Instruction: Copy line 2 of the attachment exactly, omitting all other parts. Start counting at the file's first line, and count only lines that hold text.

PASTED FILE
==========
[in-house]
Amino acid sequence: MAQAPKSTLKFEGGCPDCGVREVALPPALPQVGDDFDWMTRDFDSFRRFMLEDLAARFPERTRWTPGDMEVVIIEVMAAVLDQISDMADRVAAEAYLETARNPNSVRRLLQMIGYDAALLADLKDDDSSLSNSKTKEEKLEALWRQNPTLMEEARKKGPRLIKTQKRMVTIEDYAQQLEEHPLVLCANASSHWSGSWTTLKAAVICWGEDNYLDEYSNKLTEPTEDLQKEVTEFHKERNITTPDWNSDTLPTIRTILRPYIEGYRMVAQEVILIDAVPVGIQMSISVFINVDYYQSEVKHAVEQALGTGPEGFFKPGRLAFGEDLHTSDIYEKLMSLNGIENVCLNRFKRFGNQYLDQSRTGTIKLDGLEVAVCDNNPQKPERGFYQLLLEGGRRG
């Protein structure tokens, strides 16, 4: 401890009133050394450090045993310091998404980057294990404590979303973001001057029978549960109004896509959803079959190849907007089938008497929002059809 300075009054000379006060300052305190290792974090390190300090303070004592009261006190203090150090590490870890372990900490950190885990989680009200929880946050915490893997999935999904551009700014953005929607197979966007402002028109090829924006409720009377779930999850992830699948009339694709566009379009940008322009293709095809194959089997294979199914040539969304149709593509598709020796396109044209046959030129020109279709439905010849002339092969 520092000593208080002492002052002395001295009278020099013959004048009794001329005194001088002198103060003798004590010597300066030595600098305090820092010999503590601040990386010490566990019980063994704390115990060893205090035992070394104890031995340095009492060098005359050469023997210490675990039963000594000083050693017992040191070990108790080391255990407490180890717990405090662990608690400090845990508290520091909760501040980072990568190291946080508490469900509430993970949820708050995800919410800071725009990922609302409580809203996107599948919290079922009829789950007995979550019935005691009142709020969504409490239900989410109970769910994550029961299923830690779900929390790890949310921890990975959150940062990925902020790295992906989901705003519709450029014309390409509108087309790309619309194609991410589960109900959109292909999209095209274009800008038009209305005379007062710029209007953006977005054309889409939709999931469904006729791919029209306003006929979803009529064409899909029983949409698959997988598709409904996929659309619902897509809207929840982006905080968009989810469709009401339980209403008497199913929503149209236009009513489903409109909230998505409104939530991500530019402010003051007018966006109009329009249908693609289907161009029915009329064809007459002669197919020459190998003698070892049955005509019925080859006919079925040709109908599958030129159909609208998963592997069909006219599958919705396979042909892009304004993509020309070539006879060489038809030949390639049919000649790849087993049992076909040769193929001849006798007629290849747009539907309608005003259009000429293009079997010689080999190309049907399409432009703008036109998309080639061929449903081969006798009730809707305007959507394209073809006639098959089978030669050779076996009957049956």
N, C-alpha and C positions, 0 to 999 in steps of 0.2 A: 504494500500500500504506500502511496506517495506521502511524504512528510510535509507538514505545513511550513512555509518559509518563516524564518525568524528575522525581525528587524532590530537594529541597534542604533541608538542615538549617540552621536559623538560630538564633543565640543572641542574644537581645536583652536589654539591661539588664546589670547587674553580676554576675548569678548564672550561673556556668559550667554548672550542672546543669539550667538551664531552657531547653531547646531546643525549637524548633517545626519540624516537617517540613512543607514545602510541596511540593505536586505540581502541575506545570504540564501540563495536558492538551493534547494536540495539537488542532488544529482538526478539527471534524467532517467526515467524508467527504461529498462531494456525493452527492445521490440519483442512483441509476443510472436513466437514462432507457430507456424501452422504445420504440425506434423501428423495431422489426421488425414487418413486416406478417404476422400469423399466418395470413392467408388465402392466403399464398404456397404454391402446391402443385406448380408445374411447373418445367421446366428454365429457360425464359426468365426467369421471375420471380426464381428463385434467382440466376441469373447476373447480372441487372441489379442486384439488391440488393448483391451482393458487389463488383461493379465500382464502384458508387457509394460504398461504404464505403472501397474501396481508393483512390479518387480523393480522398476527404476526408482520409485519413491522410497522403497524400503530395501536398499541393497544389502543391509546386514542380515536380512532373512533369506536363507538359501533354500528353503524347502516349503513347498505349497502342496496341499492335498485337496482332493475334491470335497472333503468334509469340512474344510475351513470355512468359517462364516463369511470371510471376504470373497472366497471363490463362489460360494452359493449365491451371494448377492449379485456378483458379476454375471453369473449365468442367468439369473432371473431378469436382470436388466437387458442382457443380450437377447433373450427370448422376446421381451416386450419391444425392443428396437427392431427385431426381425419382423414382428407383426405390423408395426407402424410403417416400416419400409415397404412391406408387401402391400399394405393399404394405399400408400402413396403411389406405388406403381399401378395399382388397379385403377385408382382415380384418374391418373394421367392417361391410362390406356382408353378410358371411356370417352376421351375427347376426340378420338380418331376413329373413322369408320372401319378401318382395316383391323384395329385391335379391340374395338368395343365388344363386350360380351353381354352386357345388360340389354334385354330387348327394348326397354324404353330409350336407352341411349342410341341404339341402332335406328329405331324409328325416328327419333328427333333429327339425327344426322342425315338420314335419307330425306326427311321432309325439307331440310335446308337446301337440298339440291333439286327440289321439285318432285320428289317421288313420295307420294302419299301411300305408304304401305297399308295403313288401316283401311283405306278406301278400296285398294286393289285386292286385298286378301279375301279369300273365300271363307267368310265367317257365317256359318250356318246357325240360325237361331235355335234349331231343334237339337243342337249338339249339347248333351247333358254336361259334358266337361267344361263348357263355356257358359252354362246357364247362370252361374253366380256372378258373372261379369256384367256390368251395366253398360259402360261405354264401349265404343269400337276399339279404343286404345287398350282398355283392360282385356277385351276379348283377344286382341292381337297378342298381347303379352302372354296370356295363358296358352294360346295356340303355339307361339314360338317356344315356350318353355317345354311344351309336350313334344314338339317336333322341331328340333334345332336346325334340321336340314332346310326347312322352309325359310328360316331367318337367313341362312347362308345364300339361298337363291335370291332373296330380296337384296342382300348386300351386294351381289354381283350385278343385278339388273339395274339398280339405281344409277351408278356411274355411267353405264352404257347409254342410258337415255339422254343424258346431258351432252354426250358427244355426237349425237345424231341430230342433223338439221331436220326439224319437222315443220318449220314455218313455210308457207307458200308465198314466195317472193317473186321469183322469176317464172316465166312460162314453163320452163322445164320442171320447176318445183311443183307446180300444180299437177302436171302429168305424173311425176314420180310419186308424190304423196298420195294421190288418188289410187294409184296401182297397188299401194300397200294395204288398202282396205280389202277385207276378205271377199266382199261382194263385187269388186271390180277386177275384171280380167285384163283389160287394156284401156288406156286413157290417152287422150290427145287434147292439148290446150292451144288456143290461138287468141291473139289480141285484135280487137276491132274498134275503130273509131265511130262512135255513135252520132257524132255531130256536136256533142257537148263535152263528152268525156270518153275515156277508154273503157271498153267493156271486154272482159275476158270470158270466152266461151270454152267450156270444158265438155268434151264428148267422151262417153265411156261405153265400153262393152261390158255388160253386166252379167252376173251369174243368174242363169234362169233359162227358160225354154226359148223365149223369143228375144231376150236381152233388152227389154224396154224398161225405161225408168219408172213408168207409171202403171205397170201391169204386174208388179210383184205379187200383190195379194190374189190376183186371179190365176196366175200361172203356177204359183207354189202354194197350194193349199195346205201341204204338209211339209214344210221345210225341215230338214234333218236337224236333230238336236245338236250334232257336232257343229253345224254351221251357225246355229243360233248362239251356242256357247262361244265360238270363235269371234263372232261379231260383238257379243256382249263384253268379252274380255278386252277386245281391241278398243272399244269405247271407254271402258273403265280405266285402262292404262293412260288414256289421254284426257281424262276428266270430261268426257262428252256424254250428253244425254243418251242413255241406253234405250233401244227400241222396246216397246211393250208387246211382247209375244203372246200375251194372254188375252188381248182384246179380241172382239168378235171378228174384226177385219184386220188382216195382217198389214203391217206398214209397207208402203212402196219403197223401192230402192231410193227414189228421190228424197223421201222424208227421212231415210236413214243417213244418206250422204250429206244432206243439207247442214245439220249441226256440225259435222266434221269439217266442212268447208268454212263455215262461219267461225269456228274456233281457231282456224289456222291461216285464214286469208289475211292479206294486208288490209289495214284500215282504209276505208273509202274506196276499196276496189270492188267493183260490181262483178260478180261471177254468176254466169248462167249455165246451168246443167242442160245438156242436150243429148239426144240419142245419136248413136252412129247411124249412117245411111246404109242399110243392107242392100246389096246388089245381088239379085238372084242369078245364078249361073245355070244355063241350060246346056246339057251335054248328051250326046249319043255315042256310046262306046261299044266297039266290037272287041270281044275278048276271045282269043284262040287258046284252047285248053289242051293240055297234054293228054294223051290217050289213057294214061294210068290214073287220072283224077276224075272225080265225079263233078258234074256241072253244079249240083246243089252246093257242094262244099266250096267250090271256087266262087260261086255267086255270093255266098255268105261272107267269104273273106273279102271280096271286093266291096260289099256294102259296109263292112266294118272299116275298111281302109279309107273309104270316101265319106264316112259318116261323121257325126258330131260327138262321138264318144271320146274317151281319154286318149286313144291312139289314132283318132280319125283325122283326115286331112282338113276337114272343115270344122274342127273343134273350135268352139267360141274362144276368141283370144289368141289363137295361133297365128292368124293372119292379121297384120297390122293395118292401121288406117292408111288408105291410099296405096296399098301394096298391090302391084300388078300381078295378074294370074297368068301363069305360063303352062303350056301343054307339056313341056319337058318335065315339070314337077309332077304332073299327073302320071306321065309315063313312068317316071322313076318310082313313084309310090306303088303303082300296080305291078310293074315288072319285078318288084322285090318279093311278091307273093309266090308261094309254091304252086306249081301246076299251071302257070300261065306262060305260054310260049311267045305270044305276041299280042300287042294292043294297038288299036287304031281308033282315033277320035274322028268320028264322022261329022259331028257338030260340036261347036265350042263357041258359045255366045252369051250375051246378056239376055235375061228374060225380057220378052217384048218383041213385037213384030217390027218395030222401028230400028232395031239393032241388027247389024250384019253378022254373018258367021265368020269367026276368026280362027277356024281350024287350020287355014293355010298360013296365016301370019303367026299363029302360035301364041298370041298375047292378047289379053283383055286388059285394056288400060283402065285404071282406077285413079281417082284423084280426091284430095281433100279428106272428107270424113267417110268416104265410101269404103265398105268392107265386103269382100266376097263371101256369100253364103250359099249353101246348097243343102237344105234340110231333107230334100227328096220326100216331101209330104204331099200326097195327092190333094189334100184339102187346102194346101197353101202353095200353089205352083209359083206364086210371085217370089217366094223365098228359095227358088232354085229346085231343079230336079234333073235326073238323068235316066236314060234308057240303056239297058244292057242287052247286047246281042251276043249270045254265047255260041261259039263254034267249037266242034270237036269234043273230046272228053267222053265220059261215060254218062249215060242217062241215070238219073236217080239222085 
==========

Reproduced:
Amino acid sequence: MAQAPKSTLKFEGGCPDCGVREVALPPALPQVGDDFDWMTRDFDSFRRFMLEDLAARFPERTRWTPGDMEVVIIEVMAAVLDQISDMADRVAAEAYLETARNPNSVRRLLQMIGYDAALLADLKDDDSSLSNSKTKEEKLEALWRQNPTLMEEARKKGPRLIKTQKRMVTIEDYAQQLEEHPLVLCANASSHWSGSWTTLKAAVICWGEDNYLDEYSNKLTEPTEDLQKEVTEFHKERNITTPDWNSDTLPTIRTILRPYIEGYRMVAQEVILIDAVPVGIQMSISVFINVDYYQSEVKHAVEQALGTGPEGFFKPGRLAFGEDLHTSDIYEKLMSLNGIENVCLNRFKRFGNQYLDQSRTGTIKLDGLEVAVCDNNPQKPERGFYQLLLEGGRRG